It is often that assignments or expressions are produced in the form of writing, and it has been this way for centuries. Through personal experience, I can confirm that the vast majority of the assignments I’ve turned in have been dominated by the writing format as opposed to an audio expression. Aural sensations are often overlooked and not acknowledged like writings have been, but can offer experiences that writing can not. While one can write in such a way to create a certain tone or mood, composing audio can incorporate background sounds and the complexity of your voice to create an entirely different environment. Writing is by no means inferior to audio, but they each have exclusive attributes one must choose between when creating the final media product. Writing and audio often work together when making a script for recordings or videos. A recording can contain resonance that a person can feel through the vibration originating from one’s voice or any sound. A harmony is created using anything the mind can come up with, not exclusive to a persons vocal chords, but can also be a train or the ocean breeze. Any environment imaginable can be recreated using certain sounds, and the technology used to attain such sounds has never been more accessible. A sound can reflect one’s culture, capture a sense of how someone feels, and create a connection with its consumer. It is common for audio to evoke instant emotion as I have experienced when listening to music, playing music, or getting lost in a podcast. Selfe’s, Hocks’, and Comstock’s writings highlight these complexities and significance of sonic rhetoric and how it should be used more often. This further relates to reviewing film in the format of an audio recording. To efficiently review a film I not only need to become deeply enthralled with it and review my thoughts for it, but I would also need to ensure that my audio recording accurately depicts how I want my audience to interpret my feelings toward the film. It can be difficult to produce a flawless work of art using unfamiliar technology, but I can likely create something that reflects how I feel towards the film. The content of my review would more specifically include a brief objective summary of the film, my cinematic experience, and an in-depth analysis.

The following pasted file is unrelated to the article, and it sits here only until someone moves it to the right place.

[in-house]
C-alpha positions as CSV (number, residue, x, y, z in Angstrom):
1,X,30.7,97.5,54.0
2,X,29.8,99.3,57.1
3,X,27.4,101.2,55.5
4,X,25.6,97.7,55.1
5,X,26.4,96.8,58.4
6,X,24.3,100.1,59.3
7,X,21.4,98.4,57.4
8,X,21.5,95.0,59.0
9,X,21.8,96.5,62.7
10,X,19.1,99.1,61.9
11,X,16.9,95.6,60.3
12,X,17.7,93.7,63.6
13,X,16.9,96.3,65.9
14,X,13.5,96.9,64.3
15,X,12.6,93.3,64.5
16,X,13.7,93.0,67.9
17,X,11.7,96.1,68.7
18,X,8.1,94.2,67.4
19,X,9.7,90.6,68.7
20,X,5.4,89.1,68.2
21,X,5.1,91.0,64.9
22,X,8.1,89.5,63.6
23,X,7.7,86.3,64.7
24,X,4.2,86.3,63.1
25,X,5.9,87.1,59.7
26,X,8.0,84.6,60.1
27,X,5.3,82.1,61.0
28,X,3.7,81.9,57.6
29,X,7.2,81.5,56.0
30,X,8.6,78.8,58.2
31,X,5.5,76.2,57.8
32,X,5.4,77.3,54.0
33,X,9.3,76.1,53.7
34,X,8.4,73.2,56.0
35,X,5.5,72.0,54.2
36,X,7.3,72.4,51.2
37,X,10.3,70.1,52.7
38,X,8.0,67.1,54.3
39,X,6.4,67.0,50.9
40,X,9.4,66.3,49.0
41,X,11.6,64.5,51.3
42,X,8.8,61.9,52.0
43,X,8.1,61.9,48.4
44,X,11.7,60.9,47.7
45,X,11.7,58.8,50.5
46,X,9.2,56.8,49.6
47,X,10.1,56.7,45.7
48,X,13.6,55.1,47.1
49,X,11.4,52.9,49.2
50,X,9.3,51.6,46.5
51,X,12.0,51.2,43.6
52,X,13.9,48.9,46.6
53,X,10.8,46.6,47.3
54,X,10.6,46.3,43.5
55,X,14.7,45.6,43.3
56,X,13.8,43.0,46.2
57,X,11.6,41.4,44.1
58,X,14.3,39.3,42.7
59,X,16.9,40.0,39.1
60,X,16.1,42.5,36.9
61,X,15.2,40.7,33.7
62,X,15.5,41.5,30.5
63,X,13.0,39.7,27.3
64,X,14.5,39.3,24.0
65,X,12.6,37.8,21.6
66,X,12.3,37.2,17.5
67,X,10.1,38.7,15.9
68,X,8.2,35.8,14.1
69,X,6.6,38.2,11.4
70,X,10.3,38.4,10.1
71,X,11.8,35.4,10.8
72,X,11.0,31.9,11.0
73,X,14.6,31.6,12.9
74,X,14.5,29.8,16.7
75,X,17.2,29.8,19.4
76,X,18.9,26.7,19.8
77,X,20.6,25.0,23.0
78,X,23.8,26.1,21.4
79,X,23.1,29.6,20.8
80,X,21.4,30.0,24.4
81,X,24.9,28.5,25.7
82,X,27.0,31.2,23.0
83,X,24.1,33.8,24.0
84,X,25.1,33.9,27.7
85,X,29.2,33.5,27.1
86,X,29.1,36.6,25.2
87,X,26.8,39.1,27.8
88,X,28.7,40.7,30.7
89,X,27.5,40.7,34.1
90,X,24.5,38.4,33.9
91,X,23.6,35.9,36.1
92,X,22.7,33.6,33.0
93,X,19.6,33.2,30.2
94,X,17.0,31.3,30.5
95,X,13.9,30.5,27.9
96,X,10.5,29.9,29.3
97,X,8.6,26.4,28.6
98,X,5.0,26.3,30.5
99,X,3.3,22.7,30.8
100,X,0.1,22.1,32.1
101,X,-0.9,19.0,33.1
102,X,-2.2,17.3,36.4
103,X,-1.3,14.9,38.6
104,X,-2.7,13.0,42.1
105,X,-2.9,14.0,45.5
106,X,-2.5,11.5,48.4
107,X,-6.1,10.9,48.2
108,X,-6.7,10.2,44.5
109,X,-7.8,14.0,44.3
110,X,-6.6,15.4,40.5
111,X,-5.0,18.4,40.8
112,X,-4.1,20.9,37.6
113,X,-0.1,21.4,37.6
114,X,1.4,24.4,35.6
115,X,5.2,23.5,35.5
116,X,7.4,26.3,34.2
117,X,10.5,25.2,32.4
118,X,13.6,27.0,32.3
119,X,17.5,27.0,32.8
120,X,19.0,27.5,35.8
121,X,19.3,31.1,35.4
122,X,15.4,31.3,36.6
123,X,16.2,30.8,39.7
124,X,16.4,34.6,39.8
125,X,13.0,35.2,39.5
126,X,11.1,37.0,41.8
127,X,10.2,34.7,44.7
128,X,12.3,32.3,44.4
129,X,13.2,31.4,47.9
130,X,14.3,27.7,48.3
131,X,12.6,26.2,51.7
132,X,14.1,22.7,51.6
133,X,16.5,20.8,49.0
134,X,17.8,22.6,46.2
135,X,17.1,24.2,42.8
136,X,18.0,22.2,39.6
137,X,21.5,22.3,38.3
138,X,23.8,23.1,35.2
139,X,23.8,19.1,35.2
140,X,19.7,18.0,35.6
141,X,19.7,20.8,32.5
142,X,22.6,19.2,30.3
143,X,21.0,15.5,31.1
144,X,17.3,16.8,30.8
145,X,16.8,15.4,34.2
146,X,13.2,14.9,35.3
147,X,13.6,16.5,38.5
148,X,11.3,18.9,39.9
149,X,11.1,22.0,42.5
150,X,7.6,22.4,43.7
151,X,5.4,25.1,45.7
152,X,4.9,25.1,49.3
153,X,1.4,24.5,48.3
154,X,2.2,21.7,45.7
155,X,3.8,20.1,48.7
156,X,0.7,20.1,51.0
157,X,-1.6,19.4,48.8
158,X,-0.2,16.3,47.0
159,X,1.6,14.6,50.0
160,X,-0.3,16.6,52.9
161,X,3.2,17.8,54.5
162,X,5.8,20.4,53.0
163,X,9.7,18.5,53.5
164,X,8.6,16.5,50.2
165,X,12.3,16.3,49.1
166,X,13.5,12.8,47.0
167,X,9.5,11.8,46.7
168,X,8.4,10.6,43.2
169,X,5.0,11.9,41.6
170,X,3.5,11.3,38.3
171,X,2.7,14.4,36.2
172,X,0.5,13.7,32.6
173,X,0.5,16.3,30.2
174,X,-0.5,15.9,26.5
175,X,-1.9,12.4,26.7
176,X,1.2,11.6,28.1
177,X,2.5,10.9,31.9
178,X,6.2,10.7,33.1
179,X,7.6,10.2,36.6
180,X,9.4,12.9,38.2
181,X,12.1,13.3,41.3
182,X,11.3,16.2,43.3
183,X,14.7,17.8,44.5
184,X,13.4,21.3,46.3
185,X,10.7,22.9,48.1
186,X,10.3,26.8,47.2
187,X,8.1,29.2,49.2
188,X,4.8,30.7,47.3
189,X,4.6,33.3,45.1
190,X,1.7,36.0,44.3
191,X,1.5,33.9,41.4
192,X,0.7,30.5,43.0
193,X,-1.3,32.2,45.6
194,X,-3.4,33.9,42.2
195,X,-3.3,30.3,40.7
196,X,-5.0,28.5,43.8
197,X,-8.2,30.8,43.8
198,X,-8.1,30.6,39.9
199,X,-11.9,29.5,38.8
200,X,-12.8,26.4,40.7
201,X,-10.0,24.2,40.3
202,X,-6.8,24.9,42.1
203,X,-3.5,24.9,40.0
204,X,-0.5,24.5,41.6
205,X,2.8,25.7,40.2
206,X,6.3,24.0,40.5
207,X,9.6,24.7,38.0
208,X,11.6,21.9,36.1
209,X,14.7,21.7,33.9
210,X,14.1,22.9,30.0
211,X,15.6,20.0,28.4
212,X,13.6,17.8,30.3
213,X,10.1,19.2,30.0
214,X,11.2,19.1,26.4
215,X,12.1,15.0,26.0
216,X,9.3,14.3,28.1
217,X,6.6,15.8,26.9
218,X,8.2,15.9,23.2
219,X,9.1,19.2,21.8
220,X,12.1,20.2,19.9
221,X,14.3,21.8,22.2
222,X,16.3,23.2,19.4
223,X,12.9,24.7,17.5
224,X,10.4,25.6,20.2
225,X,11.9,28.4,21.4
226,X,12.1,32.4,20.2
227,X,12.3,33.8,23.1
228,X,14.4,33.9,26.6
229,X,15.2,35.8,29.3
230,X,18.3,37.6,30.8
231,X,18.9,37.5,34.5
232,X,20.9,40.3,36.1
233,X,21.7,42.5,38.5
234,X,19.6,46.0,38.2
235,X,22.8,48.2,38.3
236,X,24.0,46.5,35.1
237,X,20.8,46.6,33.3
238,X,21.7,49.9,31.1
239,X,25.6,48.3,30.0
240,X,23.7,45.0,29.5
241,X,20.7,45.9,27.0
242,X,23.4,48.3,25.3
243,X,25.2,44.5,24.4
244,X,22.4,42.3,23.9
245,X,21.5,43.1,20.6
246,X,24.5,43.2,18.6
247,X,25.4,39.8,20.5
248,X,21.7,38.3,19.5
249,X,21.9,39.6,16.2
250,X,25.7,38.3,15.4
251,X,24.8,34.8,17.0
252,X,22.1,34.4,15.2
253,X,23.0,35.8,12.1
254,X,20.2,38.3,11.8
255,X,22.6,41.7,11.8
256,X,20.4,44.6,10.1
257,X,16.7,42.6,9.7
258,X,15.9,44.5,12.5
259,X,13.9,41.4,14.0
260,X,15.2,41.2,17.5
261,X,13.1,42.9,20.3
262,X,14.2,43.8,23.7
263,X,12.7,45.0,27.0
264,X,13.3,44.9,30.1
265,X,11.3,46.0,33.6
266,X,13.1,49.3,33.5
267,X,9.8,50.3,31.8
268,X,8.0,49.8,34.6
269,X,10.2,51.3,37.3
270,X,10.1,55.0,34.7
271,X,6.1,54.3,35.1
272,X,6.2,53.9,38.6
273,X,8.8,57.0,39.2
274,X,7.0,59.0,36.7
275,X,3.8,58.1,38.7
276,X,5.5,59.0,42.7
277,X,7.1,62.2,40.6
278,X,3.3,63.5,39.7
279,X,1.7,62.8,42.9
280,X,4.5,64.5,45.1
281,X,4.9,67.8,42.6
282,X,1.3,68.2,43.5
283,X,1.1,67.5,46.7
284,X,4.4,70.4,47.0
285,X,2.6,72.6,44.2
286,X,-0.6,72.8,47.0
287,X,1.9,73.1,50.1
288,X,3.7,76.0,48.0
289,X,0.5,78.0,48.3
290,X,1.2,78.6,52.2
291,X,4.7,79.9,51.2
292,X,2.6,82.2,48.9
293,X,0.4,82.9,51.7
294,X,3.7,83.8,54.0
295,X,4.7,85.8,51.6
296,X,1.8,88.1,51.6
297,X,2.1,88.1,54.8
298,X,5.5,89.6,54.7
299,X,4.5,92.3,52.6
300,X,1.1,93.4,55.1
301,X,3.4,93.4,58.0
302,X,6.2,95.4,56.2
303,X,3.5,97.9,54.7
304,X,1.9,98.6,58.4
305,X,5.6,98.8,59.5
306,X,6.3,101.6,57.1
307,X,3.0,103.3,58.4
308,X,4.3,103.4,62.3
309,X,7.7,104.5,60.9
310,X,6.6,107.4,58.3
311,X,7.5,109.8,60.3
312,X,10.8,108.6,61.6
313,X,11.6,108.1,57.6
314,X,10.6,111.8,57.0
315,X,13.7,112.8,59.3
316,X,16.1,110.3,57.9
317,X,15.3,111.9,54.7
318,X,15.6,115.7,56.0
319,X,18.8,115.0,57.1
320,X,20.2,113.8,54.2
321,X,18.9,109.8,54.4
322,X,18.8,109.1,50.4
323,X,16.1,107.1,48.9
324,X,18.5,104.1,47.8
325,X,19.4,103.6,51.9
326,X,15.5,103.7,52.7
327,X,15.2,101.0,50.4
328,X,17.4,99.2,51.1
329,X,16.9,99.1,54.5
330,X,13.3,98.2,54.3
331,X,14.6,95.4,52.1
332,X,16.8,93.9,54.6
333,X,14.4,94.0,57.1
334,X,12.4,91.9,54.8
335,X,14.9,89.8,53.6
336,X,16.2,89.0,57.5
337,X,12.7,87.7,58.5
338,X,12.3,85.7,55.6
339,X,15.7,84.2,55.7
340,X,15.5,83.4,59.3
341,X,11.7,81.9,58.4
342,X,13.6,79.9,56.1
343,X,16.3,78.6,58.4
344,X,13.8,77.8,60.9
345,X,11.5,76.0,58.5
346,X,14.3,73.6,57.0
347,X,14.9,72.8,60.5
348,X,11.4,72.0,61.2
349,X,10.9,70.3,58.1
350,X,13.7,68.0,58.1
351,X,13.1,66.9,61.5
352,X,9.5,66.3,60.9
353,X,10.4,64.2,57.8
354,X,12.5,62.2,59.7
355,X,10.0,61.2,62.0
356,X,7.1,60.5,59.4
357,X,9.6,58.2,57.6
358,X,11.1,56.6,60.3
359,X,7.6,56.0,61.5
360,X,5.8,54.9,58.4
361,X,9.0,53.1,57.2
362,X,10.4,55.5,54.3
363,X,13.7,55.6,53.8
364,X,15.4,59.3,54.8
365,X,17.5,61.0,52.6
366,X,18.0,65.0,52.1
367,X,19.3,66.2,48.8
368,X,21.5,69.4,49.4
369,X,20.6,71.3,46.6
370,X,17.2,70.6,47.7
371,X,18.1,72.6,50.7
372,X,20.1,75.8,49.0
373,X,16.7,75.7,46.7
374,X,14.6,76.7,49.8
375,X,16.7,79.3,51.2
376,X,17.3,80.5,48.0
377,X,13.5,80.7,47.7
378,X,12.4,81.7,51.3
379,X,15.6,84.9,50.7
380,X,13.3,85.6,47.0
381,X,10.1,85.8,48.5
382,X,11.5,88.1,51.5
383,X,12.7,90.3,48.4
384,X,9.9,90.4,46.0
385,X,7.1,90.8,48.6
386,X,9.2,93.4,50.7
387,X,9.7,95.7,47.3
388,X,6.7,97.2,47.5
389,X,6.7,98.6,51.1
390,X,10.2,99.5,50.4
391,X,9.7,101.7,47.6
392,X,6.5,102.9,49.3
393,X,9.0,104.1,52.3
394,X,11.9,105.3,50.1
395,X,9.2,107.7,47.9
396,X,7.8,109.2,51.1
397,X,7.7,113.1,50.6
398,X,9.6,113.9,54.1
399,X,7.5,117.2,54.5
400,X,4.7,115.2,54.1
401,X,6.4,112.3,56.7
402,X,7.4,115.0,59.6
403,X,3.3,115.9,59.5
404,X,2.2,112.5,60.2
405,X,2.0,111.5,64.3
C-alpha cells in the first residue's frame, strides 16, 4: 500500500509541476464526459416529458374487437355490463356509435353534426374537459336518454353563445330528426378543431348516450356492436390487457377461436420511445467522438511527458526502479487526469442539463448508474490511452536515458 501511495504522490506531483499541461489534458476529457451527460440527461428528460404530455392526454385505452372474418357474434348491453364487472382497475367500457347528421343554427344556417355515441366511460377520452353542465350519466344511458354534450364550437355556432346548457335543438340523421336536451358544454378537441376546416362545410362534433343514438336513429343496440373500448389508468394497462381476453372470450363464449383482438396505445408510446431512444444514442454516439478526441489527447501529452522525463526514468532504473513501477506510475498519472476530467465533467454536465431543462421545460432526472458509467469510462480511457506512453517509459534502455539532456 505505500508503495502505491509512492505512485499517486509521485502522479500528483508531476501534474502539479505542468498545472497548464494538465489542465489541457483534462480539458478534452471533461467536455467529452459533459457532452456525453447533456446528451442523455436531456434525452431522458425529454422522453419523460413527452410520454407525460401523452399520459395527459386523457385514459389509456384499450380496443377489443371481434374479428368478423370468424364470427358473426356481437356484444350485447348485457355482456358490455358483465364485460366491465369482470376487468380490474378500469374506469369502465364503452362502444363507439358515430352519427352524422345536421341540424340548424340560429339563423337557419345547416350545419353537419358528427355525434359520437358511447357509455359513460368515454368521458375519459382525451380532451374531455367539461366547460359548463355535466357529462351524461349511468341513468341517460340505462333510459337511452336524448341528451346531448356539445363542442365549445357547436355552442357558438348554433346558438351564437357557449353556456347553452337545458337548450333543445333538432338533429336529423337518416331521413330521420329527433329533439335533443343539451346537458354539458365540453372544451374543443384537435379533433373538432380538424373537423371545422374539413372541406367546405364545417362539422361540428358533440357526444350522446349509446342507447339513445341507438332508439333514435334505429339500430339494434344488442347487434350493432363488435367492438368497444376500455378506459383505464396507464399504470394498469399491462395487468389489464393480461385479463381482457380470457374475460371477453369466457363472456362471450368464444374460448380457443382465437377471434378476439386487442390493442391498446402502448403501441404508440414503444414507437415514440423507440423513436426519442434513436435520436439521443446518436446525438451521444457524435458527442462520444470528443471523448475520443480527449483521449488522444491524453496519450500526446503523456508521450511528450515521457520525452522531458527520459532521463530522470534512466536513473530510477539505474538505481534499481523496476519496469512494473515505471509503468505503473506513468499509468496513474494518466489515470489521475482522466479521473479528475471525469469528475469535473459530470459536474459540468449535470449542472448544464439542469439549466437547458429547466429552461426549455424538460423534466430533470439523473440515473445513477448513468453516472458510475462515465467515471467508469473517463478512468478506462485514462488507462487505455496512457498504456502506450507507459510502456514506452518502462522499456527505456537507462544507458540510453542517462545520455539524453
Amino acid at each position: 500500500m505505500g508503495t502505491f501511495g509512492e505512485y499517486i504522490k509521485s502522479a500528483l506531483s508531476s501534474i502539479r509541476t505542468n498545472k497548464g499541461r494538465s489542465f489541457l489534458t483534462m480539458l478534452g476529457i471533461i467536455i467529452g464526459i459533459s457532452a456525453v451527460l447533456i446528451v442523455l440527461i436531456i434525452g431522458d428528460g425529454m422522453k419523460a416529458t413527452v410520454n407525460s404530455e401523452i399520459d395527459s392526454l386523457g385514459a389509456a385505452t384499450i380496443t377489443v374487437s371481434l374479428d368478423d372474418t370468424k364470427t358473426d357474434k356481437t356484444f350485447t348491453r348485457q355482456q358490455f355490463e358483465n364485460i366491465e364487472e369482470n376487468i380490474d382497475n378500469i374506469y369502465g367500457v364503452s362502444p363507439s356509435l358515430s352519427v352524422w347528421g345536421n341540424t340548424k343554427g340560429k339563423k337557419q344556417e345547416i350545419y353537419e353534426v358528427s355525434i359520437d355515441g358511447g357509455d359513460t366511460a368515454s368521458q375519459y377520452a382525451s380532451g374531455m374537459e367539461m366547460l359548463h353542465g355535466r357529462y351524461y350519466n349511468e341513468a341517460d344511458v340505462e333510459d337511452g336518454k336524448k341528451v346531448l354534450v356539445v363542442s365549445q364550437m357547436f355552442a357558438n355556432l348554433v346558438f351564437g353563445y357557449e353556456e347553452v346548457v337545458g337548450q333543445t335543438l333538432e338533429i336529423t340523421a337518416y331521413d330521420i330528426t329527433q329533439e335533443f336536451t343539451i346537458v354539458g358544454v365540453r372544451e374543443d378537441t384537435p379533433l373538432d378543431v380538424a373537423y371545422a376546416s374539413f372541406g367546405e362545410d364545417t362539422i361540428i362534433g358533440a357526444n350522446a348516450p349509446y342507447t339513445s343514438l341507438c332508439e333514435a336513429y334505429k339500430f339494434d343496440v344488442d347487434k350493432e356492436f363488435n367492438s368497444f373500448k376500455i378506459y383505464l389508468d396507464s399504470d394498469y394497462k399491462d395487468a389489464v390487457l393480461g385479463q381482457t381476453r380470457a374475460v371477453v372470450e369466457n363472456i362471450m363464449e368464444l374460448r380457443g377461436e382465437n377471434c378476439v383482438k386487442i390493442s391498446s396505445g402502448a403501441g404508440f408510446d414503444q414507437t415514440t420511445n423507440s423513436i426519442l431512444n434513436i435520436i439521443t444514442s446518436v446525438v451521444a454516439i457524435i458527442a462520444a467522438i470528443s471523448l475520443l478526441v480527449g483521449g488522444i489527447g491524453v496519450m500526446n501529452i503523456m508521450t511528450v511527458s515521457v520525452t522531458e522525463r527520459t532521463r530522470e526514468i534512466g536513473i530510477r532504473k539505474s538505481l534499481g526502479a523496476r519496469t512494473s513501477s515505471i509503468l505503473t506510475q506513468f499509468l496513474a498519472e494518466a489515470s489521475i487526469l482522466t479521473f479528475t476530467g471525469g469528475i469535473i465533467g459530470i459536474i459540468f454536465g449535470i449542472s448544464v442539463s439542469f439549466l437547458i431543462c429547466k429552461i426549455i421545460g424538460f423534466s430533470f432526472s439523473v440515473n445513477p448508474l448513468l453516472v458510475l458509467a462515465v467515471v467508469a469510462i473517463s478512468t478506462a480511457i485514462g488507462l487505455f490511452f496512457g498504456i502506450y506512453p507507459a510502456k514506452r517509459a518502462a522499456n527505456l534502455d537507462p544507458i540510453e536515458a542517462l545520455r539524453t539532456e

Overall, audio is complexly created and consumed everyday by anyone who can hear but is under analyzed by most. The art of aurality uses a variety of sound to evoke emotion and create desired environments for the audience, and film critics can use this to their advantage when producing authentic reviews about cinema artwork.